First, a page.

I’m on NJ’s Euro Tour – 2012 Edition. Basically, an invite to a wedding in Ireland and cheap return flights to London has lead the inner opportunist to surface. So for the next 5 weeks I will be hopping from country to country, in and around city to city – Edinburgh, Dublin, Paris, London and Tokyo.
So here’s what I’ve learnt in Scotland:
A spurtle is a specialized utensil to maximize the stirring of your pot of porridge, with less ‘stick to the spoon’ factor. Essentially it’s a stick with a bit of tartan ribbon tied to the end, so that it doesn’t look like a stick. A 75 year old man made it and with a story like that, of course the tourist will buy it… that and the fact that it’s called a spurtle. I’ve found that it’s so unique, that even the locals don’t know what it is.
Sometimes you feel like you are walking around in a giant castle.
The most interesting taxi drivers are the ones with the thickest Scottish accents and the most hilarious stories that you use up hearing calories to understand and hopefully laugh at in the right places.
There are no awkward silences with truly good friends. Even though 6 years have passed, you can pick up where you left off from.
The only people wearing kilts are tourists and people trying to attract tourists.
Always carry an umbrella, even if it’s deceptively sunny. Actually, always carry an umbrella and jacket; it is summer after all.
Expect the unexpected; there are frosts forecast for tomorrow morning.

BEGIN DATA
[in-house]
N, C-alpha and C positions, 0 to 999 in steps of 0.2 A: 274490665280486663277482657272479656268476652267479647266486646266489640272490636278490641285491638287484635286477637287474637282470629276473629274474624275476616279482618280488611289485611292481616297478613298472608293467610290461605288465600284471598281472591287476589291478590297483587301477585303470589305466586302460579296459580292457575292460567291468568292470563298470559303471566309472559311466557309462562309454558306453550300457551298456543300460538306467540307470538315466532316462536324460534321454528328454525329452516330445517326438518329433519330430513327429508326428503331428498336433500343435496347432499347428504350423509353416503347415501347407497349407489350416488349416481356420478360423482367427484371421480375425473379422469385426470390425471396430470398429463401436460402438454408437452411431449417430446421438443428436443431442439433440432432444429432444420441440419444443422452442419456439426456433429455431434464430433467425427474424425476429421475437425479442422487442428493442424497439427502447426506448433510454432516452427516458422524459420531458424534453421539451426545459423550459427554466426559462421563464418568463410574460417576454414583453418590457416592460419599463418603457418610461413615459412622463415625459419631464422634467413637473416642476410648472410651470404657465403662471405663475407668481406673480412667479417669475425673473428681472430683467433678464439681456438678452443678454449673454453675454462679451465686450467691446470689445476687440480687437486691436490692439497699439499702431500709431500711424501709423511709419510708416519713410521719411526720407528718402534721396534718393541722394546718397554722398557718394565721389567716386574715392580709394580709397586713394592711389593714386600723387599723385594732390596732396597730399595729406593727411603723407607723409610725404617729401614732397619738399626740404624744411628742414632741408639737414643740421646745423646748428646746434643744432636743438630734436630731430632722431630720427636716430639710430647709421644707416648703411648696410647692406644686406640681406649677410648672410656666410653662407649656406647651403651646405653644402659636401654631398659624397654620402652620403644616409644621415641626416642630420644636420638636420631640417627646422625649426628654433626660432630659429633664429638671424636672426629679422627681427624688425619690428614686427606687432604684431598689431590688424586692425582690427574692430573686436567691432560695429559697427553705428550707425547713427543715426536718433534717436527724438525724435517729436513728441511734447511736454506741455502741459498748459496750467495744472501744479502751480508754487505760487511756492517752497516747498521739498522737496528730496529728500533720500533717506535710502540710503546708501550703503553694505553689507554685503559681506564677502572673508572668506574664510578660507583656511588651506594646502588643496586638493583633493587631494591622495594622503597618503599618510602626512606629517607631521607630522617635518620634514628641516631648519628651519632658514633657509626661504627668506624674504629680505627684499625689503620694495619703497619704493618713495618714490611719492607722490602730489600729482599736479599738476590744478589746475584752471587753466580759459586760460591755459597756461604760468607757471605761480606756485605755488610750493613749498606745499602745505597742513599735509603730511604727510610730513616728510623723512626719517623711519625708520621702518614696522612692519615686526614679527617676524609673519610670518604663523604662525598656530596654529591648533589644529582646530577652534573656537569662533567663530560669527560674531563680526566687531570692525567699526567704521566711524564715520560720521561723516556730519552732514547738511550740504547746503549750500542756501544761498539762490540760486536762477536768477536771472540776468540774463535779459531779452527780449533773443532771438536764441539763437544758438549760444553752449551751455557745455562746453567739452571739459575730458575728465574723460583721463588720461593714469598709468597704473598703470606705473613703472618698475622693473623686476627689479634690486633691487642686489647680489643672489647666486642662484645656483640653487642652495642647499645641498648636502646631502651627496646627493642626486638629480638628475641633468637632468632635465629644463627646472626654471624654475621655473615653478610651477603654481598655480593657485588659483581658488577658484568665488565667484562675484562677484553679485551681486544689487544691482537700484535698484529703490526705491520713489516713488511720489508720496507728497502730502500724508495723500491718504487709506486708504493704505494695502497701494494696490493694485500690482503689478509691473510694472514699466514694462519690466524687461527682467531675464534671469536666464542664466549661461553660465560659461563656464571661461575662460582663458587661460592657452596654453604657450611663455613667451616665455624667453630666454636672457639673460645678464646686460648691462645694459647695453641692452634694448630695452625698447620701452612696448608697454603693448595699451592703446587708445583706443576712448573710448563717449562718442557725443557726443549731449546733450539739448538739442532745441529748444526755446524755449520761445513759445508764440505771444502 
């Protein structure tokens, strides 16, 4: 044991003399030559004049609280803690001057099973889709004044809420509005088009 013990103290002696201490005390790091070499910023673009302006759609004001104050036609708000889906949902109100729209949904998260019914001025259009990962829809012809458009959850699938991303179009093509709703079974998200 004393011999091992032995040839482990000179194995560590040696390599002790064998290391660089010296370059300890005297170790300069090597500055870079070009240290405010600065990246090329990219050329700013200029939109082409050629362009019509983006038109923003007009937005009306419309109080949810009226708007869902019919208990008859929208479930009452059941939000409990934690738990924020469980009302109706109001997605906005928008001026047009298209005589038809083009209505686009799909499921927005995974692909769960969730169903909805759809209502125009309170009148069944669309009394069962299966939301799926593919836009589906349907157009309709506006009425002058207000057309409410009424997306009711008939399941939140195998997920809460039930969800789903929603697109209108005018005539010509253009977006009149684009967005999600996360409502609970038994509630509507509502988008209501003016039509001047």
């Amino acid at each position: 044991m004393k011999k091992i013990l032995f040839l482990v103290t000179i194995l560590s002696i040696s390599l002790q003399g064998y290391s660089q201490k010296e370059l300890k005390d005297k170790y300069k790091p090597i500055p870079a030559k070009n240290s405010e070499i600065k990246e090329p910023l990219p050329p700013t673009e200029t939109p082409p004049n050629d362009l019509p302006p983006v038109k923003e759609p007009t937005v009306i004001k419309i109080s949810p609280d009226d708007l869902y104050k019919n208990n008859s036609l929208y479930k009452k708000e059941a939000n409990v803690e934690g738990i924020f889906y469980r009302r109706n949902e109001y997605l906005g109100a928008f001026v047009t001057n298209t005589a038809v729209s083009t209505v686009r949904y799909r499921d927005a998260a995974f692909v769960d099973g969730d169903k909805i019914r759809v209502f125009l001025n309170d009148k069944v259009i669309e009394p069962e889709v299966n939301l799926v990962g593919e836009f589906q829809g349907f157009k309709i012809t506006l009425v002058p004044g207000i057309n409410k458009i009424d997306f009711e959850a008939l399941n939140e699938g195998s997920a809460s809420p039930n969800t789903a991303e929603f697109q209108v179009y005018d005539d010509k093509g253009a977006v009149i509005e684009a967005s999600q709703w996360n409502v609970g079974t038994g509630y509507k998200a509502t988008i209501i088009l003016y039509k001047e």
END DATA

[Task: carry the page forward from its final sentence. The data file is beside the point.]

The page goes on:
You can never wear too much make up in Glasgow.
Braw’ is Scottish for perfect. When a Kiwi uses it in context with the local bus drivers for having the braw amount of change, it makes even the deepest furrowed brow smile.
There are far too many treats here for my own good.
Climbing The Scot Monument in Edinburgh is a great feat in itself. Not only is there one spiral staircase up and down, but it gets smaller towards the top. And if you’re leading the way down and turn around, you’ll be staring into a stranger’s crotch.
TK Max is a magical handbag place that I shouldn’t have been introduced to.
Making your own personal whisky tour along The Royal Mile is a great way to quench your thirst in between watching Fringe Festival street performers.
Haggis should never be tried for the first time when you are hungover.
Irn Bru cures hangovers and takes away the haggis breath.
Taking a bus ride from city to city is a great way to see the cute little villages and the countryside; but if you are a female or a man with moobs, make sure you wear a very supportive bra or are prepared with some duct tape.
After a night out in Glasgow, I want to start a comedy routine titled ‘Is this what men are really like? Tales from the widow.’
The last train of the night from Glasgow to Edinburgh is lovingly nicknamed ‘The Vomit Comet’.
The Church of the Holy Rude in Stirling deceptively attracts visitors. It’s far from ‘rude’, but more ethereal and calming. It would actually be rude not to go.
I wouldn’t like to be immortalized as a statue in Scotland, even if it was on a horse or holding a sword, or on a horse holding a sword. Pigeons and oversized gulls like to sit on the statue’s heads and crap. I would hate to be known as an eternal shithead.
I’ve started my quest to internationally locate some self-control. I’ve found a giraffe onesie in Glasgow and bar shots were only £2… apparently I can’t even put a price on self-control.
Next stop, Ireland!